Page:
Before GI was founded, Germany was represented in IFIP by DARA (Deutsche Arbeitsgemeinschaft für Rechenanlagen), made up by four German societies. In 1983 GI took over this responsibility which led to the creation of the IFIP Council consisting of up to 16 members (representatives), presently coming from the following societies: GI (8), ITG - Informationstechnische Gesellschaft (3), GAMM - Gesellschaft für Angewandte Mathematik und Mechanik (2), DPG - Deutsche Physikalische Gesellschaft (1), GMDS - Deutsche Gesellschaft für Medizinische Informatik, Biometrie und Epidemiologie (1) und GME - Gesellschaft für Mikroelektronik (1).
GI is represented in all eleven Technical Committees of IFIP and was always very active in the preparation of IFIP congresses. It should be mentioned that Germany hosted the IFIP Congress 1962. At that time GI didn't exist, but quite a number of people who founded the GI later on participated in that congress and helped to organize it. W. Brauer was the first German to be Program Committee Chairman for an IFIP Congress, namely that of 1992 in Madrid. GI is very proud of the honor to have been host of the IFIP World Congress 1994 in Hamburg where GI celebrated its 25th anniversary.
Since 1989 GI is also member of the Council of European Professional Informatics Societies (CEPIS) where it is also active in some of the international Task Forces.
Current Projects of GI
GI has conducted or supported more than forty scientific congresses, workshops and events in 1995. Most important was the yearly scientific congress which has been jointly held and organized with the Swiss Informatics Society (SI) from September 18 to 20, 1995, in Zurich.
GI initiated a project in the area of specialized information systems which will be supported by the Federal Ministry for Science, Education, Research and Technology. The project will promote the direct access of endusers including students to literature-, SW- and multimedia-databases. GI is cooperating with many universities, publishers and the Special Information Center Karlsruhe.
The Deutsche Informatik Akademie GmbH (DIA), located in Bonn, initiated and mainly supported by GI, offers a high level program of continued education in informatics. The DIA offers courses and seminars with major innovative potential to informatics professionals in national and international framework.
The International Conference and Research Center for Computer Science (IBFI) in Dagstuhl Castle is jointly supported by GI and several universities. Financial support comes from the Saarland and Rheinland-Palatinate. According to its goals IBFI offers seminars concerning research in computer science of international level, advanced education with high standards and stimulates the exchange of knowledge between research and practice. Several IFIP Working Groups have already used IBFI for meetings or workshops.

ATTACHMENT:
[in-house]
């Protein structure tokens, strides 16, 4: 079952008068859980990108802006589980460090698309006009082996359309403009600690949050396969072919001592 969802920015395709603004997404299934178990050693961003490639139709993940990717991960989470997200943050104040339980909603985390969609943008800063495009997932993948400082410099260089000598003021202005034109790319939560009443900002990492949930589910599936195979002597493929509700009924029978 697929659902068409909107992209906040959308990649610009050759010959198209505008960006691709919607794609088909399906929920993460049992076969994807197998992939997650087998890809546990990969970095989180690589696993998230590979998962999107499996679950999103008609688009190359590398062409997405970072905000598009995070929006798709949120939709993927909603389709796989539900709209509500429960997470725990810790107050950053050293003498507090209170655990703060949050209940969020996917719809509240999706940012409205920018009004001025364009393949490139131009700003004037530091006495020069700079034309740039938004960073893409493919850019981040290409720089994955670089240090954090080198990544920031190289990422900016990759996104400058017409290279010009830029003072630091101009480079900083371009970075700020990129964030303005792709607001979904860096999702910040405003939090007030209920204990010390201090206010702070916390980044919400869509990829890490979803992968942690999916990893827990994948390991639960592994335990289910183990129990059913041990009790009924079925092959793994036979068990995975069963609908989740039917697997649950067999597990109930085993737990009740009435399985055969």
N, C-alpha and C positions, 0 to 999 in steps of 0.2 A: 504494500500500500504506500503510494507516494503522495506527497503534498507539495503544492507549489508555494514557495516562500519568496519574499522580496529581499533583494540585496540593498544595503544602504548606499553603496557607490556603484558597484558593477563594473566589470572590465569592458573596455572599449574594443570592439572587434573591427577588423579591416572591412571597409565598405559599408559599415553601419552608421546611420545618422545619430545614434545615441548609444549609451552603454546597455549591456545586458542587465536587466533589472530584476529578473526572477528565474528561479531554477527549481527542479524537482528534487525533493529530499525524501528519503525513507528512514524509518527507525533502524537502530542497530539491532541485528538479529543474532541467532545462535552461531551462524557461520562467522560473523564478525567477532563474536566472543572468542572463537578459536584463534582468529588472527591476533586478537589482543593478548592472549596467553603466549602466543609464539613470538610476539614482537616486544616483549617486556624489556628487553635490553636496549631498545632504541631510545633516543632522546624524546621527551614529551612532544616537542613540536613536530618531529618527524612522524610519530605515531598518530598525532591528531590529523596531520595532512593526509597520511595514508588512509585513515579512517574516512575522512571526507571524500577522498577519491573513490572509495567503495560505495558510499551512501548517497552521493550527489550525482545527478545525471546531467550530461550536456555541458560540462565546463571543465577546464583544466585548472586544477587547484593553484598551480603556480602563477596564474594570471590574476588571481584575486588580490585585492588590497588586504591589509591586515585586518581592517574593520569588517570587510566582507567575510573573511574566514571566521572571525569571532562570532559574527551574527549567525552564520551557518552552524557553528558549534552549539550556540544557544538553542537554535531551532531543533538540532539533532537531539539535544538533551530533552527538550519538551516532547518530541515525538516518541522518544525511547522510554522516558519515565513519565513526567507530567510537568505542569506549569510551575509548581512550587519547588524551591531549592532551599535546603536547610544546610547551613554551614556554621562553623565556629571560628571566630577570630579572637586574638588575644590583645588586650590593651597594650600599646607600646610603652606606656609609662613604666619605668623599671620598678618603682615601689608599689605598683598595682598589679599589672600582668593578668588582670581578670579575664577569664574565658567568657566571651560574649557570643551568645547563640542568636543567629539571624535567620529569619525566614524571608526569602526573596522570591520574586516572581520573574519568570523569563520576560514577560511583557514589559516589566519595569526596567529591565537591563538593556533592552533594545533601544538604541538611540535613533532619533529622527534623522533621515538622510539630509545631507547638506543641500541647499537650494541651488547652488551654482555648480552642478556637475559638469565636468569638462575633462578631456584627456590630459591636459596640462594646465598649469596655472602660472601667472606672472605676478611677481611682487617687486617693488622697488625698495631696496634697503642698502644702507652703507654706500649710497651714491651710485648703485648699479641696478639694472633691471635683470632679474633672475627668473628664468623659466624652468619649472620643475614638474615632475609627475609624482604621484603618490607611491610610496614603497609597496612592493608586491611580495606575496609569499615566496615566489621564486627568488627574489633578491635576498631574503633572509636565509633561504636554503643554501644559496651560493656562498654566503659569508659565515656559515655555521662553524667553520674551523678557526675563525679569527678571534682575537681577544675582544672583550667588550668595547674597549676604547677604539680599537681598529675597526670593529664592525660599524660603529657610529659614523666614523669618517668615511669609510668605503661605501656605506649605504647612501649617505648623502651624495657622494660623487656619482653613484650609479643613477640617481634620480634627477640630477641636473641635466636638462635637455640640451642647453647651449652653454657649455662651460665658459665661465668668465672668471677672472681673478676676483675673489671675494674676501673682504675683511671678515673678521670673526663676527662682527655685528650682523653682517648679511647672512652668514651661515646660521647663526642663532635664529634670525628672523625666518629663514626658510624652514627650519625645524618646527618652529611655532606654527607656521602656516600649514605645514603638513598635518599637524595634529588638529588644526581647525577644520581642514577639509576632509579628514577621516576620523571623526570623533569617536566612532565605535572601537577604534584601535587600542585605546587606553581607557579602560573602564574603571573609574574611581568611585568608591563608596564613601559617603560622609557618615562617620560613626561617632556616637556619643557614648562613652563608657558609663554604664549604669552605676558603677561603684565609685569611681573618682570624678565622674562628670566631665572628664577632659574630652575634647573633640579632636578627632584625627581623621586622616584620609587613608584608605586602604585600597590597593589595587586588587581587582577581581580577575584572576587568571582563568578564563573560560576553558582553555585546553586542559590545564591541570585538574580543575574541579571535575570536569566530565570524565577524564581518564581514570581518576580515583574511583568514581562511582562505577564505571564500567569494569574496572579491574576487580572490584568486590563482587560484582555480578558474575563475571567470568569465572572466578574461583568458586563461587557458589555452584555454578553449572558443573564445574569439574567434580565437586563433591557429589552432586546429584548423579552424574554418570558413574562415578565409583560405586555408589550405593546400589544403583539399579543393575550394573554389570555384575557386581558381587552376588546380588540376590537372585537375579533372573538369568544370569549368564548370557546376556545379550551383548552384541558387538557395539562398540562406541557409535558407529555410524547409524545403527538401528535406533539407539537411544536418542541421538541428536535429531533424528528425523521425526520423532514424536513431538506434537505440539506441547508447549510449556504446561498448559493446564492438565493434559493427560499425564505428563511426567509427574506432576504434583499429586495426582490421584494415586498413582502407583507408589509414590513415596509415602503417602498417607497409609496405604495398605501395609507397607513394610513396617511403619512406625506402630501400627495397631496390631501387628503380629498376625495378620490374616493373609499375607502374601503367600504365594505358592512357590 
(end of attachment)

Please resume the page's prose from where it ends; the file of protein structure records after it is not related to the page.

GI is one of the main supporters of the "Bundeswettbewerb Informatik", a yearly school students contest in informatics, which is supported by the Federal Ministry for Science, Education, Research and Technology, well accepted by the Federal Conference of States Ministries for Education and under the patronage of the Federal President. The contest was started in 1980 by V. Claus following a suggestion of the organizers of the IFIP WCCE 1981 in Lausanne to invite winners of national contests to WCCE '81.
GI has a seat in the council of the Werner-von-Siemens-Ring foundation and is member in the "Deutscher Verband Technisch- Wissenschaftlicher Vereine" (DVT), which comprises all technological associations in Germany.
GI awards every two years the Konrad-Zuse-Medal for outstanding contributions in Computer Science. Its name comes from the famous German computer inventor Konrad Zuse, who was honorary member of GI.
Future Development of GI
As mentioned, the GI has been founded 1969 as a scientific society. In the meantime most of the GI members are working in industry. This means that GI must address all professionals working with informatics not only those with scientific interests. This trend goes back to 1978, when the Informatik- Spektrum was created, increased more and more and was expressed explicitly in 1990 with the 20th Annual Congress of GI with the main topic "Informatics on its Way to the User".
1991 started the work to develop the aims and the structures of GI towards the new direction. This led to a major revision of the statutes which have been approved in the meantime by the GI Committee, by the General Assembly and by the majority of the GI members. This will be the instrument to cope with the future development of informatics and lead to continued growth of the GI.
Additional Information about GI can be found in the following articles:
1) U. Brauer, W. Brauer: 25 Jahre GI.-
Informatik-Spektrum, Band 17, Heft 4, August 1994, pp. 209 - 221 (in German Language)
2) W. Brauer: Gesellschaft für Informatik e.V. (GI): The West German Association for Informatics - Some information and remarks.- ATCS Bulletin No 16, Febr. 1982, pp. 80 - 87 (in English).